Staying Positive During Divorce, Separation and Marital Troubles
The holiday season is supposed to be a time of joy, thanksgiving, and family celebration. The truth is that the holidays can be a stressful time, even more so if you’re having marital troubles. Even though this blog is called “Married Runners”, we know that many of our readers have been divorced, are currently separated, or going through some tough marital troubles. If that describes you or a friend, then please read on – this article is for you.
You’re Not Alone
Joe was married once before and Mary Catherine’s parents were divorced. Marriage is tough. In an upcoming blog post, we’ll share about how our marriage hit the rocks during the recession and how we bounced back. Many of our best friends, some who may be reading this right now, have experienced divorce firsthand. No matter what the circumstances are, it’s a very painful experience – whether you have kids or not. During the holiday season when families come together, it can be especially difficult and stressful – you might feel like you want to hide from everyone. We know what it’s like to “pretend” everything’s okay or be subjected to moral lecturing. None of that ever helps.
You Don’t Owe Anyone An Explanation
Depending upon your religious beliefs, you took a carefully worded vow to enter a lifelong commitment with another person. When that relationship fails, you may feel like a failure. Making matters worse, many marriages are public affairs and when trouble starts, people get nosy. If you’re having marriage problems, it’s up to you to decide what (if anything) you want to share. People are very quick to assign blame and judgment. Every situation is unique and don’t let anyone tell you otherwise. You might feel like if you don’t answer people’s questions, people are going to say bad things about you. If you do answer questions about what happened, you might say something you later regret. Use discretion and be careful with whom you confide in. If you have a friend going through a divorce, just be there for them – they’ll share when they’re comfortable to do so.
You Are Going to Be Judged
I wish it wasn’t so – but it is. The haters are going to hate no matter what you say or do. Whether it’s a Church, your family, gossipy co-workers, or an actual Judge (to settle matters) you will be judged – many times unfairly. Although this isn’t a religious blog per se, Mary Catherine and Joe are both Christians. We were both subjected to an incredible amount of judgment when we got married. One Atlanta-area Church refused to let us get married. Another Church refused to let Joe serve Communion (a Christian tradition and honor) because he had been married once before – taking a very narrow interpretation of an obscure Bible reference. It was heart-breaking – especially given the true circumstances of the situation. As is true in many other matters of life – money, relationships, politics – most people make up their minds and judge a situation well in advance of having the facts. A proven solution for that – “Forgive them, they know not what they do.”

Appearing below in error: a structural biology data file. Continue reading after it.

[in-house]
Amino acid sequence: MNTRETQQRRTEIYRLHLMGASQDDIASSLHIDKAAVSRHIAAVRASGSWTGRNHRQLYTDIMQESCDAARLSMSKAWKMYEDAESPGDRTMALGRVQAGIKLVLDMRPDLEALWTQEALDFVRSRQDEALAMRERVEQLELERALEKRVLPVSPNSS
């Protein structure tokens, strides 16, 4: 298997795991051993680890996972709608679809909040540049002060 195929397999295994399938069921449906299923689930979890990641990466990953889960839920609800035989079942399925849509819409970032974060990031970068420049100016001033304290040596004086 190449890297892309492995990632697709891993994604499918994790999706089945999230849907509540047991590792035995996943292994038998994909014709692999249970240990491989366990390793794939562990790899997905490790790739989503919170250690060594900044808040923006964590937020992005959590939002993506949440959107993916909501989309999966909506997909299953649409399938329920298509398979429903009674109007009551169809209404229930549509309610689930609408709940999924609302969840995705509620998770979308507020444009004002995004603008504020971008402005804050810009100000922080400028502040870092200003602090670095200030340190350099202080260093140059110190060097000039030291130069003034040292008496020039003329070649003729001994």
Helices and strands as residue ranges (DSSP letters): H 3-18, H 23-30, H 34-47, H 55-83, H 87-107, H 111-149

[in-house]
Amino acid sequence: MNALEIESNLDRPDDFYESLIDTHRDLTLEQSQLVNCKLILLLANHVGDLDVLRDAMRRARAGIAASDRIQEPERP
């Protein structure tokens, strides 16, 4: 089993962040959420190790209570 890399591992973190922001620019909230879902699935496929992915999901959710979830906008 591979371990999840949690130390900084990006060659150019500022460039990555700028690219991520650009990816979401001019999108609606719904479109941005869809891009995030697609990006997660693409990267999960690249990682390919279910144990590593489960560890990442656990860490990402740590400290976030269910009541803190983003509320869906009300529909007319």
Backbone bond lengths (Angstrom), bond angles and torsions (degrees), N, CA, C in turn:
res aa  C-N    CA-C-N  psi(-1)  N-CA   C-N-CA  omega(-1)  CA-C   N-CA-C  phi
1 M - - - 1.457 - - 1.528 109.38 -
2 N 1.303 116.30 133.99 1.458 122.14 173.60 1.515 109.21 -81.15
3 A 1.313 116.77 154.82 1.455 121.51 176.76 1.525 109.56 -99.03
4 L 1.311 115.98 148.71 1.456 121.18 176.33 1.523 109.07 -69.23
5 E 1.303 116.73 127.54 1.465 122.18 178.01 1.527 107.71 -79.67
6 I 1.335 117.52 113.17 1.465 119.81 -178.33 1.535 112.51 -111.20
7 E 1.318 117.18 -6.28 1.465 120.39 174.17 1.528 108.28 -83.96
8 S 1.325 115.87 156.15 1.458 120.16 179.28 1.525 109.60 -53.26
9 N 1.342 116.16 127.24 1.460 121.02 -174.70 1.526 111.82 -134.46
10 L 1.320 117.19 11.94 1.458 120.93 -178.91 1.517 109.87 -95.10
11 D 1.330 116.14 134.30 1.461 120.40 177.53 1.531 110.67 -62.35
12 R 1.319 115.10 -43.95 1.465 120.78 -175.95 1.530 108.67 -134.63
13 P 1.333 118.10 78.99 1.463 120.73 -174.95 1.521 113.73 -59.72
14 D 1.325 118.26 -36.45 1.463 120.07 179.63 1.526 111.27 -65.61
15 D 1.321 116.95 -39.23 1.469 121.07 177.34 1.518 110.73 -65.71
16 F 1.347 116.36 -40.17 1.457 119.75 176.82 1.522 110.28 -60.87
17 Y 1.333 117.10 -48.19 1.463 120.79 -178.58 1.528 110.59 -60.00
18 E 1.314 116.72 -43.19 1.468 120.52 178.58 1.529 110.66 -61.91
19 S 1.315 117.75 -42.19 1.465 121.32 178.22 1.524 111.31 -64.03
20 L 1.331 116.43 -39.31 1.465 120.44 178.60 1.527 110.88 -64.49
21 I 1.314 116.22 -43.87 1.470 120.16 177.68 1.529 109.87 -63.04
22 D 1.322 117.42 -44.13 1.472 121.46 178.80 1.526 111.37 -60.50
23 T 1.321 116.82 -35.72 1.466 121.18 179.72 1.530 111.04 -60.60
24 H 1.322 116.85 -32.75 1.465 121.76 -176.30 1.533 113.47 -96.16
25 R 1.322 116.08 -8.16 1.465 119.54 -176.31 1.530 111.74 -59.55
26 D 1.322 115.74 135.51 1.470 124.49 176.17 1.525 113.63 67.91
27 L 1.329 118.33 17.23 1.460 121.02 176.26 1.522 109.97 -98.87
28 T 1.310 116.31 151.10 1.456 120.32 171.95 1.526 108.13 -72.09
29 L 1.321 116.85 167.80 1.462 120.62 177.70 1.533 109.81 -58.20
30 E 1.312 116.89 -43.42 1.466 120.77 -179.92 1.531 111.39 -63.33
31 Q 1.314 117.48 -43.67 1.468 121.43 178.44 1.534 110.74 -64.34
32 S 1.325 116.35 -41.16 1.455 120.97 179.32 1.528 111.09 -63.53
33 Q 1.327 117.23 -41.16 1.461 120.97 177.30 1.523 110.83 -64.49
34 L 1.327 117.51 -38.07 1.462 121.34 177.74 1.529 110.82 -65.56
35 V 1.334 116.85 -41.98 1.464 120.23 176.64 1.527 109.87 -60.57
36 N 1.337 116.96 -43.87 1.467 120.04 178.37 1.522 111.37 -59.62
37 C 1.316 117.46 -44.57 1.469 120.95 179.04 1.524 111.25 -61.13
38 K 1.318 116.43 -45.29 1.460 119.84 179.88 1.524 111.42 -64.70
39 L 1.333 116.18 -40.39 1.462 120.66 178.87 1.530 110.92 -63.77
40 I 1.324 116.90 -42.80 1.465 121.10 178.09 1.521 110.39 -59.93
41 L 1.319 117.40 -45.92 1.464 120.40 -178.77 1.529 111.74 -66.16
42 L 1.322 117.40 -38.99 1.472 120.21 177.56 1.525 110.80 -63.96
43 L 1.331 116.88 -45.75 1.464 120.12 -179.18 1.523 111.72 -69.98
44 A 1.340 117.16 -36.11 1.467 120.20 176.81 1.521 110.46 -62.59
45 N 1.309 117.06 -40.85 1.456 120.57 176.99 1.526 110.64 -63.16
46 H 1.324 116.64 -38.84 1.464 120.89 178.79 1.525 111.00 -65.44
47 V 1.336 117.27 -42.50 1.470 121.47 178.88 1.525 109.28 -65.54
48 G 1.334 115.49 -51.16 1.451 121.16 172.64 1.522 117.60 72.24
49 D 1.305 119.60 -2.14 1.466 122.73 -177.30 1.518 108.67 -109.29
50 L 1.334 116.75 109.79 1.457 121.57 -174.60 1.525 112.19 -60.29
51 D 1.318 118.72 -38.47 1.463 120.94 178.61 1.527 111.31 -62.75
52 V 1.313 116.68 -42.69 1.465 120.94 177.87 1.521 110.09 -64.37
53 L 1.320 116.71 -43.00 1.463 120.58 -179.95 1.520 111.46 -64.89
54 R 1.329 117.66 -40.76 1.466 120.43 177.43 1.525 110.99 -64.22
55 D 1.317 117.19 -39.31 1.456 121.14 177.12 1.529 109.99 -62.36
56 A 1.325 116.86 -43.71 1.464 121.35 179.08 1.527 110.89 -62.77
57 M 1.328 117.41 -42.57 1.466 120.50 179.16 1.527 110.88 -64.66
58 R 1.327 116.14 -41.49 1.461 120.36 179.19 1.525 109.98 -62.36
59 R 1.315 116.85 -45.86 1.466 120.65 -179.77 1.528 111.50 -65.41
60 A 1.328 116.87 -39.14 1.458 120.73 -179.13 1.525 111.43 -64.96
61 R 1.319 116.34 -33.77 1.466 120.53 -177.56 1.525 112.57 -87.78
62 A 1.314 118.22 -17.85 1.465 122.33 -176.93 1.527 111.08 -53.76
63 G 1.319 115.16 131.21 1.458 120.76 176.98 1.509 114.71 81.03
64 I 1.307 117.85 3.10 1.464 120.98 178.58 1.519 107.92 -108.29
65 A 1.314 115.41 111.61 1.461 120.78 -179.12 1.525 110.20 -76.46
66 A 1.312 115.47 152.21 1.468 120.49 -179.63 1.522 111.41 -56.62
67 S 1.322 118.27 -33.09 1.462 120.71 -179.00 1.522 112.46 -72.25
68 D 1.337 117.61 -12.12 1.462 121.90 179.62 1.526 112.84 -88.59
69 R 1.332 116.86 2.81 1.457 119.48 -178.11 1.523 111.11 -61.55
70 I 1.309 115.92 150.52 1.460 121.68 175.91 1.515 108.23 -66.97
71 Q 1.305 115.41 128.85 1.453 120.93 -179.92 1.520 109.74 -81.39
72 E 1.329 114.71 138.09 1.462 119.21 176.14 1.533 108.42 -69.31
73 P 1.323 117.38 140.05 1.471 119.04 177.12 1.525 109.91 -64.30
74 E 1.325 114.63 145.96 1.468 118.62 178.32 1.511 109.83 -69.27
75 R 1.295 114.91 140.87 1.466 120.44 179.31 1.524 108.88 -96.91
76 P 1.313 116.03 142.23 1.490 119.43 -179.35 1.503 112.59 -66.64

Divorce as a DNF
If you’re an athlete, then you probably already know that DNF means “Did Not Finish” – a term used to describe a race you quit running. There are very valid reasons to DNF, just as there is divorce. Just as you shouldn’t stay in a race where you might be doing permanent damage to your body, you shouldn’t stay in a marriage that is causing permanent damage to your well-being. We’re not going to lecture you about what the valid reasons are, that’s up for you to decide. What we will say is that divorce, like a DNF, is not the end of the world (although it may feel that way). In fact, a DNF/divorce often paves the way for a better future outcome. I know that’s the case with us! Had it not been for the divorce, we wouldn’t have met and married.
Tips on Staying Positive
Keeping the above in mind, here’s some specific suggestions on how to stay positive during divorce, separation, or marital troubles.
- Know that you are loved – you are loved by your family, friends, and us!
- Get close to your children – they’re going to be hurt and confused, just as you are. You’ll get through it together and be stronger for it.
- Don’t be ashamed – humans aren’t perfect and human relationships are far from perfect.
- Be nice to yourself – you’re likely to have some free time as the size of your family changes. Use that opportunity to do something nice for yourself!
- Seek support – having a friend or professional to confide in can help you get perspective.
- Ignore the nosy people – no matter what you say or don’t say, people are going to be judgmental.
- Keep in mind the big picture – time really does heal relationship wounds. You have many years ahead.
- Take things slow – move at your own pace, it’s your life. Don’t feel pressure to date again.
- Go for a run – running seems to add perspective to life and since this is a running blog, we think it might just be the therapy you need!
No matter what your family situation is or what you might be going through, we love you and appreciate you reading our blog. Happy Holidays, Hanukkah and Merry Christmas.
Joe & Mary Catherine